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Self-Employed To Suffer UK Tax Hit

Tuesday, December 14, 2010

Punitive tax changes proposed in the UK’s draft Finance Bill will hit UK entrepreneurs and the self-employed the hardest, Ernst and Young has warned.

Analyzing the impact of proposals in the draft Finance Bill, set for publication on March 31, 2011, Giles Capon, partner in Ernst and Young’s Human Capital team, on December 9, stated:

“New legislation [proposed] in the draft Finance Bill will have major implications for the pensions provision of many individuals, including higher paid employees, entrepreneurs and the self-employed, whose ability to make tax-efficient contributions to their pension pot will be slashed from GBP255,000 per annum to GBP50,000.”

“These individuals have previously been encouraged to 'top up' their pensions via other means. However further measures announced today will discourage many employer-financed top up arrangements. A level of GBP50,000 per annum may be sponsored by the employer across the board, but anyone who wishes to make additional retirement savings will have to make private arrangements out of net pay.”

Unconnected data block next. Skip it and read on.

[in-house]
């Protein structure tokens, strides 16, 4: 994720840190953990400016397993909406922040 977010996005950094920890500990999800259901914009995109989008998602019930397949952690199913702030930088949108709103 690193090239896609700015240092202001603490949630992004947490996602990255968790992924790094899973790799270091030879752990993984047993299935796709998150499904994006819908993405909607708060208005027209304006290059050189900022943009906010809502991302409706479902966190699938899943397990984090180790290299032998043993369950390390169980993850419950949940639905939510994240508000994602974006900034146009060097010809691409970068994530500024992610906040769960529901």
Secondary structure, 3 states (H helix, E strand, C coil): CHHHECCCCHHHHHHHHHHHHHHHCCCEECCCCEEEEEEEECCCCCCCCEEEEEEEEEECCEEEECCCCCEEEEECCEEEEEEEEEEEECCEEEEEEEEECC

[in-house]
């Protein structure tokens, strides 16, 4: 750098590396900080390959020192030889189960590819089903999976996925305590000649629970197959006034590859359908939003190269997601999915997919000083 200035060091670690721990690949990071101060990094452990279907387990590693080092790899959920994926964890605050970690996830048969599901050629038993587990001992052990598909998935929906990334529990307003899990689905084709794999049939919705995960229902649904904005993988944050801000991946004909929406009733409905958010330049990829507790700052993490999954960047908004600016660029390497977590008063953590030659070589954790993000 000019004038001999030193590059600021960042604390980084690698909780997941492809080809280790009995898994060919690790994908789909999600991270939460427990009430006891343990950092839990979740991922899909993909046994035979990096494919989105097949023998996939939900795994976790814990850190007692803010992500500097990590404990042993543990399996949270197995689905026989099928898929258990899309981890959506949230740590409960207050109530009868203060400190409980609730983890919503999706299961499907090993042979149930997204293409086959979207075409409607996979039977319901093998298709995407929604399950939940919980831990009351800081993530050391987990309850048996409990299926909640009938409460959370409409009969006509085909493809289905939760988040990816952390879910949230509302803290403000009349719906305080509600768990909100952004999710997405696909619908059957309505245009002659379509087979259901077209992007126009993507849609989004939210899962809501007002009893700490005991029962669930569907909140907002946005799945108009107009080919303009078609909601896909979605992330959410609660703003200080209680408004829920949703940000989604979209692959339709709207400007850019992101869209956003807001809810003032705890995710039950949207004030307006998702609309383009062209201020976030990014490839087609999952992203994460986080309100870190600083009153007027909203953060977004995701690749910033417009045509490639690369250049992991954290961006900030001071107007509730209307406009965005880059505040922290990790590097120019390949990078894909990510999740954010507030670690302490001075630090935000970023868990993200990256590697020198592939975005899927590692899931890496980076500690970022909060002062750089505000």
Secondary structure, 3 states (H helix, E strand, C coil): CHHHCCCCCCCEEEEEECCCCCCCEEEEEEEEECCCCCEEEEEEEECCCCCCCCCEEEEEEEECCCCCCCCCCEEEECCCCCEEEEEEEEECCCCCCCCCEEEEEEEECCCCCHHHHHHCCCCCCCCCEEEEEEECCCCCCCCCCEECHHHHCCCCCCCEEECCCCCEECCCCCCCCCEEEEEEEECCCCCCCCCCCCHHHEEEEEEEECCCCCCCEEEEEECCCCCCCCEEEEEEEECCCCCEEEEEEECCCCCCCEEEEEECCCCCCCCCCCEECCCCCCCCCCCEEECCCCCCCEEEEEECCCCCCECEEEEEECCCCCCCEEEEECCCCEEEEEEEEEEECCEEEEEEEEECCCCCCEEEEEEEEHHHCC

Also, Capon said, as part of these measures the government has launched a consultation on draft legislation on Employee Benefit Trusts, with the aim of clamping down on what they refer to as 'disguised remuneration'.

Capon continued: “HMRC have long objected to the use of trusts (and similar vehicles) to deliver cash bonuses at low rates of tax and it seems clear that these arrangements will no longer be able to operate in the same way. The impact on international employees may be especially complex.”

According to Ernst and Young, the key points of the draft legislation are:

  • The new rules will impose a PAYE (pay-as-you-earn) and NIC (National Insurance contributions) charge (and employer withholding obligation) on amounts ‘earmarked’ or transferred by third parties for the benefit of employees;
  • The changes will take effect from April 6, 2011, but anti-forestalling rules will apply with effect from December 9, 2010;
  • The charge will apply to any reward, recognition or loans;
  • There may be a degree of initial uncertainty about the way the legislation operates: it includes unusual features such as conditions of ‘reasonable supposition’ and applies to agreements ‘however informal’; and,
  • There are to be exemptions for approved share plans, registered pensions and compassionate benefits (eg. on death and ill heath) and certain ‘all-employee’ arrangements.